But I didn’t actually say that, did I. As you even quoted me, I self-corrected to say “well more than the others”. I explicitly did NOT say that there were any dedicated scavengers, more that *one* of them *might* come much closer to that the others at *some* point in their history. And there are exceptions, this is my point! (vultures are dedicated, and obligate scavengers) and since there are exceptions you need to be careful about blanket statements that ‘group X did Y’. And indeed one has also top be careful when only looking at large extant carnivores – there are really only a handful of big species (a couple of dozen cats, dogs and bears) and that’s not necessarily a good basis for working out how ‘all large terrestrial carnivores ever’ operated.

      All I’m saying is that I wouldn’t be surprised if one existed and I think it’s reasonable to say it might have done, even if the evidence is wholly lacking, because you have to also allow for the unseen vagaries of evolution and the actually really very high diversity in time, space, ecology and morphology of the various lineages. And since exceptions exist and many fossils are fragmentary, those might be there already but we don’t realise. And wrt the palaeoartists, I think they can be allowed a bit of freedom to at least explore those possible exceptions.

      In short I agree with you entirely, but I thought that I had actually made that relatively clear in this post, and certainly my writings in the past, and even my papers, say that.

      • 3 Ilja Nieuwland 21/03/2011 at 7:37 am

        Hi Dave, granted. Matt makes a good argument as well, and one that got me thinking. In a blog such as this, I’m much more likely to interpret ‘may have’ as ‘did’ than I would in a scientific paper, because of the modalities of the medium.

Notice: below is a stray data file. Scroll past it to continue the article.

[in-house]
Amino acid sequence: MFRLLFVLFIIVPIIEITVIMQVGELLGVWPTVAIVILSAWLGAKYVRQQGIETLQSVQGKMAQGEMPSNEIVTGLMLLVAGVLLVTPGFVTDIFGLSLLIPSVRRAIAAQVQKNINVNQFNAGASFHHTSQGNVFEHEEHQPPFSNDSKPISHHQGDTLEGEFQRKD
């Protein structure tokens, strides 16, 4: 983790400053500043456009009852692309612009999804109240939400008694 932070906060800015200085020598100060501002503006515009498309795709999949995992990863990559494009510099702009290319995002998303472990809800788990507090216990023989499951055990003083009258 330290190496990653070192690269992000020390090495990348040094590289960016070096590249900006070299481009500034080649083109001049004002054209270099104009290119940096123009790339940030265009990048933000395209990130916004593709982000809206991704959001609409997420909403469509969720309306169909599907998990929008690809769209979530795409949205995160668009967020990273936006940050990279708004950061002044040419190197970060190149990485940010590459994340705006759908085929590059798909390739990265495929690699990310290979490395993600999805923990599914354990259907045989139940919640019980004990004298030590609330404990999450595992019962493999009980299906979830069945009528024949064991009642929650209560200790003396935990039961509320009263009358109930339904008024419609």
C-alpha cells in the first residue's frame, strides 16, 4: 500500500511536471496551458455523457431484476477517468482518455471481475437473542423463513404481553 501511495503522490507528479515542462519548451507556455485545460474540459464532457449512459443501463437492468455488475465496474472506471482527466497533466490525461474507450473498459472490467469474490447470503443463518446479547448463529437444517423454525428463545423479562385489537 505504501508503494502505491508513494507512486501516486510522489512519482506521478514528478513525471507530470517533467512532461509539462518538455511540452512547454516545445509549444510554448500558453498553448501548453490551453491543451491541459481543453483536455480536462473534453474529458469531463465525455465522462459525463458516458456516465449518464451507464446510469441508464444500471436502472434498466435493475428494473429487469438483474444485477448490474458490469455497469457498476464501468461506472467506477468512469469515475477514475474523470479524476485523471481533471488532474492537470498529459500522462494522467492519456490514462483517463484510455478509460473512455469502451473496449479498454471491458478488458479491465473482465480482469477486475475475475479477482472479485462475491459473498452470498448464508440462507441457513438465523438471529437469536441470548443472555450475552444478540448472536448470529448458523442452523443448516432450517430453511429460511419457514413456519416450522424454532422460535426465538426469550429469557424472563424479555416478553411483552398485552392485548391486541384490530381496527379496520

In this particular case the field has been considerably muddied by the fact that the issue has been played out as a ‘dialectic’ between theropods as *either* obligate scavengers or full-time hunters. Reading your post again, you do not, thankfully. Apologies.

      • 4 David Hone 21/03/2011 at 7:55 am

        No worries. And I do know what you mean. I’ve always considered this issue a false dichotomy (yeah, almost noting is one or the other, though some run both very close) and the rhetoric around it doesn’t help. But I was trying to draw out a hypothetical example that would be familiar to many.


  2. 5 mattvr 20/03/2011 at 12:25 pm

    I think the public perception of science is one of definitions. Science is seen as giving us definitive answers, neat and compartmentalised.
    ‘May have’ and ‘evidence suggests’ are heard as ‘Did’ and ‘In Fact’.
    Exceptions and diversity appear contrary to this idea, despite the fact science actually embraces these things.
    Judicious use of art to pick away at this perception isn’t such a bad thing, at least within the realm of possibility.

    • 6 David Hone 20/03/2011 at 2:14 pm

      Yeah, that’s rather what I was circling around. It is, I think, OK to push the boat out a little and maybe go for the exceptions if it gets the point across or does something interesting, but at the same time, don’t go too far, or assume that an oddity is the norm.

  3. 7 Mark Robinson 21/03/2011 at 7:49 am

    I hear what you’re saying. I’m not a proponent of the T. rex=scavenger thing but it doesn’t take much of a stretch to imagine that some individuals might have sourced a substantial percentage of their nutrition from already dead animals.

    Tyrannosaur: “Oi! You lot nick – nick off!”
    Assorted troodonts: “We were just leaving…”

    The ability to crunch up bones would certainly be an advantage if you often turned up late to a meal.

    • 8 David Hone 21/03/2011 at 7:58 am

      I agree. If anything was a candidate for the “predomianntly scavenging” ecotype, based on anatomy alone, the bigger tyrannosaurs would fit this. We already know that even the big ones were active predators though which of course scuppers an “absolute scavenging” model.